Bad environmental bills on hold

By CMTA Staff

Capitol Update, May 16, 2013 Share this on FacebookTweet thisEmail this to a friend

Four environmental bills that were of major concern to business and industry have now been made into “Two-Year Bills.” Others are still moving along.

Two of the held bills pertained to extended producer responsibility and the pharmaceutical industry. AB 403 (Mark Stone, D-Scotts Valley) would have required producers to set up a stewardship program statewide for the collection of sharps (needles, razor blades, etc.) under the auspices of the Department of Resources, Recycling and Recovery. Likewise, SB 727 (Hannah Beth Jackson, D-Santa Barbara) would have mandated that pharmaceutical manufacturers establish a “takeback” program for leftover household drugs, potentially including controlled substances.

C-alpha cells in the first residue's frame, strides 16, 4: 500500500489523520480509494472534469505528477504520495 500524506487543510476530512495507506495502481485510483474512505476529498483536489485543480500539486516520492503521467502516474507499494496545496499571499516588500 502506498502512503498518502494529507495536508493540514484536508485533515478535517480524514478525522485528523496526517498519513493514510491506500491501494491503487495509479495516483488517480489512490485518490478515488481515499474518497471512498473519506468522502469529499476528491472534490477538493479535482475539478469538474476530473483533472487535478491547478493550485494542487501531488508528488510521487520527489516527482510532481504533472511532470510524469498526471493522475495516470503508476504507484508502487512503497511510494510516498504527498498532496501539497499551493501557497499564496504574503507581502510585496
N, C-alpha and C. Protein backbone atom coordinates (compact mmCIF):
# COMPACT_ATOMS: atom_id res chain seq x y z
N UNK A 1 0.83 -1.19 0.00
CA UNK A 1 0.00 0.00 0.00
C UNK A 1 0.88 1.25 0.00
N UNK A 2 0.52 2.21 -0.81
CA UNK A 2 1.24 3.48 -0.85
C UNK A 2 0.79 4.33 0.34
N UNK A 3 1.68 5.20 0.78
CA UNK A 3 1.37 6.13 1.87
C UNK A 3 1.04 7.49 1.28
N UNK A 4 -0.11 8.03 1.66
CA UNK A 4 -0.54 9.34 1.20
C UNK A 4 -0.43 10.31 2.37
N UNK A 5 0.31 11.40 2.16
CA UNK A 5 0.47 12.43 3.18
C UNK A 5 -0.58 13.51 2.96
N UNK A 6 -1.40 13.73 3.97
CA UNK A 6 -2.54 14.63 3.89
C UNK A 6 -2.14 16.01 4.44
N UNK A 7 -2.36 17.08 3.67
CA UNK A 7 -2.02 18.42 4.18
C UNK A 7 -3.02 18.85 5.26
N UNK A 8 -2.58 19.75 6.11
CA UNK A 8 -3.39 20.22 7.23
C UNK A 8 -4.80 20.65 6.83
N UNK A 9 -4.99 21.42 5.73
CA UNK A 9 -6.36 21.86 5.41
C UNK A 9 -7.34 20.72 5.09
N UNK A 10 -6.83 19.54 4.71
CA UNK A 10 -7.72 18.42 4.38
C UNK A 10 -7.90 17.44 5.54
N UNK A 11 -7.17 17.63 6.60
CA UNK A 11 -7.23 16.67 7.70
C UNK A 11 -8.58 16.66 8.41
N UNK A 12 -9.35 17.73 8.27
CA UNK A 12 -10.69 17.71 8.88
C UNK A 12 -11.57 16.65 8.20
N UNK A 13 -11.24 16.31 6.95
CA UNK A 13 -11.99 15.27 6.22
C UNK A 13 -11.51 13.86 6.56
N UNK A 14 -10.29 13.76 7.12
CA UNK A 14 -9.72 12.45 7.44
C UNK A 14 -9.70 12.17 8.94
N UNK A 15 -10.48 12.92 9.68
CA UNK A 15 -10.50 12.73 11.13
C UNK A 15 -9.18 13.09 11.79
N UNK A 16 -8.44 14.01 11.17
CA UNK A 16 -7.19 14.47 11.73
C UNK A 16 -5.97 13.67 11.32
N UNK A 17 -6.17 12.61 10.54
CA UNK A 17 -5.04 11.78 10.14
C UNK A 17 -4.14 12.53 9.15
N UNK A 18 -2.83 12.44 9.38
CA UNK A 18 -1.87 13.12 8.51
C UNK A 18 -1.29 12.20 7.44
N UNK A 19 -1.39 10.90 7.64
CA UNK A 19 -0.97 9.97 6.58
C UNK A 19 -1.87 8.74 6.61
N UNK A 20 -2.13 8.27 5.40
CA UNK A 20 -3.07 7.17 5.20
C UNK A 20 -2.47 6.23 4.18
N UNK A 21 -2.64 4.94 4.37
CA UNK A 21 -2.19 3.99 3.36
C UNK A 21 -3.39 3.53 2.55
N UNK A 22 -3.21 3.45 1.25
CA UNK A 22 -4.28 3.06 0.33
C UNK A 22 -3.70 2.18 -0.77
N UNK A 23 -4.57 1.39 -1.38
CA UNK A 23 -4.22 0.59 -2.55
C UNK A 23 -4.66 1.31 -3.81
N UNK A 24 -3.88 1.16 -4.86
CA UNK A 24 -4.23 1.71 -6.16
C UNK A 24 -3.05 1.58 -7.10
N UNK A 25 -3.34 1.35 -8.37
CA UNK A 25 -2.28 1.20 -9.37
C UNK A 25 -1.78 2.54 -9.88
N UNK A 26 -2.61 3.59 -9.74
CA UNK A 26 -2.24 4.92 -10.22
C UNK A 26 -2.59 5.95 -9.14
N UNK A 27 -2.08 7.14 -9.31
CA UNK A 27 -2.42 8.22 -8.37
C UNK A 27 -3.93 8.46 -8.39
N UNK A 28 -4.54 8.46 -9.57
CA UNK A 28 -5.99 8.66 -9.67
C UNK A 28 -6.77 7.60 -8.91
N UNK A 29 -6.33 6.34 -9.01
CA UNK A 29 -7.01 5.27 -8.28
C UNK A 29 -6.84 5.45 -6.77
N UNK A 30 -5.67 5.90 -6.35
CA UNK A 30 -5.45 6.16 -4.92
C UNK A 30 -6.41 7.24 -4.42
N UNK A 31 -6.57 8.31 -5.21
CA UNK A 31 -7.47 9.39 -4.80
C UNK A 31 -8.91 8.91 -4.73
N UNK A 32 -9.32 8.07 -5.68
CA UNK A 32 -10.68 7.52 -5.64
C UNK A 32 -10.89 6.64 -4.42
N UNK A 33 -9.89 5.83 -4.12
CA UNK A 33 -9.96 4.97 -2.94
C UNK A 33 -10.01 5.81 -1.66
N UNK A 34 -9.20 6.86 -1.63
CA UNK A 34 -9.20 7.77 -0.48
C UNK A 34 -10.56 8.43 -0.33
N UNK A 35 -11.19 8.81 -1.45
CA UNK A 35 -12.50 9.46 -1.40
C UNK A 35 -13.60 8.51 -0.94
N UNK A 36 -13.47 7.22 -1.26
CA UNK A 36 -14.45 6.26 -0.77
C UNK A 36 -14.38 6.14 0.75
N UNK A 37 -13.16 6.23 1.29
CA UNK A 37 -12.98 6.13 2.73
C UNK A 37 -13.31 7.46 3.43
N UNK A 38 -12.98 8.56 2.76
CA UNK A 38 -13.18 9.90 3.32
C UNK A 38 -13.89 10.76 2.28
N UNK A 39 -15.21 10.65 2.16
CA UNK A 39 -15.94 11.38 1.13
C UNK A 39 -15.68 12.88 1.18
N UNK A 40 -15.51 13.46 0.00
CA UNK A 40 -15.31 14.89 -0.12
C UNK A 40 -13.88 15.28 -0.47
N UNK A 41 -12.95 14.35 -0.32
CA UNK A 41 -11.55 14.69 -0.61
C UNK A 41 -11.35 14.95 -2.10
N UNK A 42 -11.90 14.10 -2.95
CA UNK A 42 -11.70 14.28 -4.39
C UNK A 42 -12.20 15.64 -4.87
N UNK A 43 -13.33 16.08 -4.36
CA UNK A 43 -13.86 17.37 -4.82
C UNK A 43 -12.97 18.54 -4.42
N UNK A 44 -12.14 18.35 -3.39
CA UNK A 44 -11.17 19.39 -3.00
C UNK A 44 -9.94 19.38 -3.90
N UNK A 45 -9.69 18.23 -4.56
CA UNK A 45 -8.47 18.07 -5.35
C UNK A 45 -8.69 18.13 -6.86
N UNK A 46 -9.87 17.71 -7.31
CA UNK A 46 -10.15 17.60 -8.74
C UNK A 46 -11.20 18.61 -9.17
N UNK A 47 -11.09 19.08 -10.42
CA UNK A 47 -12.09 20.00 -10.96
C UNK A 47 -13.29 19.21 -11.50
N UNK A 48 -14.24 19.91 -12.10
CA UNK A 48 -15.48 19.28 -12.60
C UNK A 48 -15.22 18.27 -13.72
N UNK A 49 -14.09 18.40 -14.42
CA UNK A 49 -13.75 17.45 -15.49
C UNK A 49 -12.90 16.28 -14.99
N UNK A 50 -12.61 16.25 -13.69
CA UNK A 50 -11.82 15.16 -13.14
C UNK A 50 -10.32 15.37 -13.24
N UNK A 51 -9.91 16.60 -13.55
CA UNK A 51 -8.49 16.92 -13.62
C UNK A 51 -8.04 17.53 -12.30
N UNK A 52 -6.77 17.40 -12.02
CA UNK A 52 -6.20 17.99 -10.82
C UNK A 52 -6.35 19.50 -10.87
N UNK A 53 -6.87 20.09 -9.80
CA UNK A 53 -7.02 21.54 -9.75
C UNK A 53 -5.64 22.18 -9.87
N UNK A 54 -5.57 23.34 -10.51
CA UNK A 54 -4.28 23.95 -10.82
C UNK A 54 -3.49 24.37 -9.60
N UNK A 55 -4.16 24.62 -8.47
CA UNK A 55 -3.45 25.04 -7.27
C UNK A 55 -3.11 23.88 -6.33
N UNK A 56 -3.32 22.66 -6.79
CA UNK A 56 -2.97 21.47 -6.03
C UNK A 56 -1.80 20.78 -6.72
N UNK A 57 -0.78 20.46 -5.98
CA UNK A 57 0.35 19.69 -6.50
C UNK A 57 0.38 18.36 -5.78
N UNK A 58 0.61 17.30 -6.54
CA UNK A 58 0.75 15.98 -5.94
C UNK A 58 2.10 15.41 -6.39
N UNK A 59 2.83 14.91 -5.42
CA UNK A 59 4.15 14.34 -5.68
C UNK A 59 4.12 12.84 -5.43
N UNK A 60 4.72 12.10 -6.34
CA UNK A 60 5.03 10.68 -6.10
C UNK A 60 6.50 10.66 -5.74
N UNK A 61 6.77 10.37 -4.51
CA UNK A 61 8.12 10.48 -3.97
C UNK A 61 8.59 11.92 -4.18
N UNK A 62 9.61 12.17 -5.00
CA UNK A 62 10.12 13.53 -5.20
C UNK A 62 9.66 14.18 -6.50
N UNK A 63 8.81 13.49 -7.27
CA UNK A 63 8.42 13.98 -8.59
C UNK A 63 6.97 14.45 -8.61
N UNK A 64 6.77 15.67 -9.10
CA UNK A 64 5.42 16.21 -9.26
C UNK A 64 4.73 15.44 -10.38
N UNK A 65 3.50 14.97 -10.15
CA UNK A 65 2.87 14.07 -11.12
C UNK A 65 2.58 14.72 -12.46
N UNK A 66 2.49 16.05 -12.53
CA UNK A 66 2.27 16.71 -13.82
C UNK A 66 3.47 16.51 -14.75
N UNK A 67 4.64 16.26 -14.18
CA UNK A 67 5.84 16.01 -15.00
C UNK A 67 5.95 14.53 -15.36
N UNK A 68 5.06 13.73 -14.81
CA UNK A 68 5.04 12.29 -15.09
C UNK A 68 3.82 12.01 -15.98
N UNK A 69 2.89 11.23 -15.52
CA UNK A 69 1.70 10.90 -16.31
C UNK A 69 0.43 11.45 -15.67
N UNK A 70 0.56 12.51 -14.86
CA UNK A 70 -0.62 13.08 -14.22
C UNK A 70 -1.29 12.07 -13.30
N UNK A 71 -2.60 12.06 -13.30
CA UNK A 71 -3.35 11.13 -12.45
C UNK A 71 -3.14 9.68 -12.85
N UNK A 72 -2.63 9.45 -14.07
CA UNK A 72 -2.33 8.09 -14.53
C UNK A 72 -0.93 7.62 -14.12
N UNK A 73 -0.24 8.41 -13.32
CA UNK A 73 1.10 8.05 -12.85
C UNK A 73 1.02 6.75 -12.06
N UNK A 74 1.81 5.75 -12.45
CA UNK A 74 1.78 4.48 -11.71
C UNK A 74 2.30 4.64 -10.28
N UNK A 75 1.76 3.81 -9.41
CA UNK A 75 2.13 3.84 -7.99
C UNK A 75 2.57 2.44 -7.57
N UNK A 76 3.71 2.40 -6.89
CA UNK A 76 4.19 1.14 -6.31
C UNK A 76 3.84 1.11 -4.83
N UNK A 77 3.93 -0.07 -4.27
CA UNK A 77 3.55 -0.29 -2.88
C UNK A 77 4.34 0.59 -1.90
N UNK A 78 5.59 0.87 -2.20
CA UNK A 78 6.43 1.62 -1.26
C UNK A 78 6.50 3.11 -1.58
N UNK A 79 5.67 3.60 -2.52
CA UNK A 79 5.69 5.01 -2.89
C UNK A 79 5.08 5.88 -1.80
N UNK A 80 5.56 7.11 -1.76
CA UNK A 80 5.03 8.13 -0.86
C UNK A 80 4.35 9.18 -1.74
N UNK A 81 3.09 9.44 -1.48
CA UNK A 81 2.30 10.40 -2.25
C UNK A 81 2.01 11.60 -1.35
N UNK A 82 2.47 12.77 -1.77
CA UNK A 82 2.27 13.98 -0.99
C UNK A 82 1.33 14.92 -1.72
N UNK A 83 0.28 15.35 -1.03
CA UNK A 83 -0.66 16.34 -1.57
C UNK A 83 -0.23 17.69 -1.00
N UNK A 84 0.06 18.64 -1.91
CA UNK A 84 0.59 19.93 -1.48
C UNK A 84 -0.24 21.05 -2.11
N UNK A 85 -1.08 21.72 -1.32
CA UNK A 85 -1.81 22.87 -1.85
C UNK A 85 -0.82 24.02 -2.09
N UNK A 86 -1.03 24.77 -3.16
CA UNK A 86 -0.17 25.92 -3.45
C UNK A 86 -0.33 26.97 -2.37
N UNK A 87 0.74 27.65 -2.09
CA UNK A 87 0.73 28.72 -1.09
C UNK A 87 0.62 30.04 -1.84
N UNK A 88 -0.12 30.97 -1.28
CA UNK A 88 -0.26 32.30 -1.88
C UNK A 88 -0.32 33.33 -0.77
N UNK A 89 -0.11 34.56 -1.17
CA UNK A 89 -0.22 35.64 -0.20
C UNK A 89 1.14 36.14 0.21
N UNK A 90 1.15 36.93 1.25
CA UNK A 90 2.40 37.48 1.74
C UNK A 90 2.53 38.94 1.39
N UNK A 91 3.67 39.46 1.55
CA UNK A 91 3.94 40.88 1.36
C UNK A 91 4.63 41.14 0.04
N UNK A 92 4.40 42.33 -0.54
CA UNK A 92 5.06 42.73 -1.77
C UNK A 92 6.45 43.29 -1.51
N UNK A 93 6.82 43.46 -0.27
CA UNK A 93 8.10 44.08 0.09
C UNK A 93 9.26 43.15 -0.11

Assemblymember Robert Blumenfield’s (D-Woodland Hills) AB 818 would have allowed city and county attorneys to recover civil penalties for air pollution violations. Under current law, such violations are handled by the air district and/or the Attorney General. 

The last bill, SB 747 (Mark DeSaulnier, D-Concord) would have enacted what he deemed the Public Health Epidemic Prevention Act of 2013. It required the manufacturers of products that potentially contributed to a major public health problem to create a public health impact report that specified the possible negative impacts and recommended mitigations actions for approval by the Department of Public Health (DPH). It also gave DPH the power to restrict sales. There was little specificity in the bill concerning what types of health impacts would be included. It may have covered such things as alcoholism or obesity.

Two-year bills may be brought back up in 2014, but sometimes they simply fade away. 

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